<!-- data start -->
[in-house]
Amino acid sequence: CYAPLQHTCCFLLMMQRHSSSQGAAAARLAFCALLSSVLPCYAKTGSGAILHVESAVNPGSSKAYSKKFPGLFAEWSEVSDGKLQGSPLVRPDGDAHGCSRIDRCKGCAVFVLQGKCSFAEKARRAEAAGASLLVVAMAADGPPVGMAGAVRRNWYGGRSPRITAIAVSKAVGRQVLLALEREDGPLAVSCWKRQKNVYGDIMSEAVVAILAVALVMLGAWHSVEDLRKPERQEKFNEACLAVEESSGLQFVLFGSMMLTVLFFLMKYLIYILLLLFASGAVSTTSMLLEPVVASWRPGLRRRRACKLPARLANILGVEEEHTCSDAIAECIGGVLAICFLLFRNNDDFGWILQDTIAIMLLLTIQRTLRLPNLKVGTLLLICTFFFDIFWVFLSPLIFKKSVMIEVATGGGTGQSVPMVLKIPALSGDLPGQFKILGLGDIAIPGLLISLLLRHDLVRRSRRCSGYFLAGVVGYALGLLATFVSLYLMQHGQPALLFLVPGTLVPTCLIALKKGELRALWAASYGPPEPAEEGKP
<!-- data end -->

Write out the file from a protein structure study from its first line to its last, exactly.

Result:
[in-house]
Amino acid sequence: CYAPLQHTCCFLLMMQRHSSSQGAAAARLAFCALLSSVLPCYAKTGSGAILHVESAVNPGSSKAYSKKFPGLFAEWSEVSDGKLQGSPLVRPDGDAHGCSRIDRCKGCAVFVLQGKCSFAEKARRAEAAGASLLVVAMAADGPPVGMAGAVRRNWYGGRSPRITAIAVSKAVGRQVLLALEREDGPLAVSCWKRQKNVYGDIMSEAVVAILAVALVMLGAWHSVEDLRKPERQEKFNEACLAVEESSGLQFVLFGSMMLTVLFFLMKYLIYILLLLFASGAVSTTSMLLEPVVASWRPGLRRRRACKLPARLANILGVEEEHTCSDAIAECIGGVLAICFLLFRNNDDFGWILQDTIAIMLLLTIQRTLRLPNLKVGTLLLICTFFFDIFWVFLSPLIFKKSVMIEVATGGGTGQSVPMVLKIPALSGDLPGQFKILGLGDIAIPGLLISLLLRHDLVRRSRRCSGYFLAGVVGYALGLLATFVSLYLMQHGQPALLFLVPGTLVPTCLIALKKGELRALWAASYGPPEPAEEGKP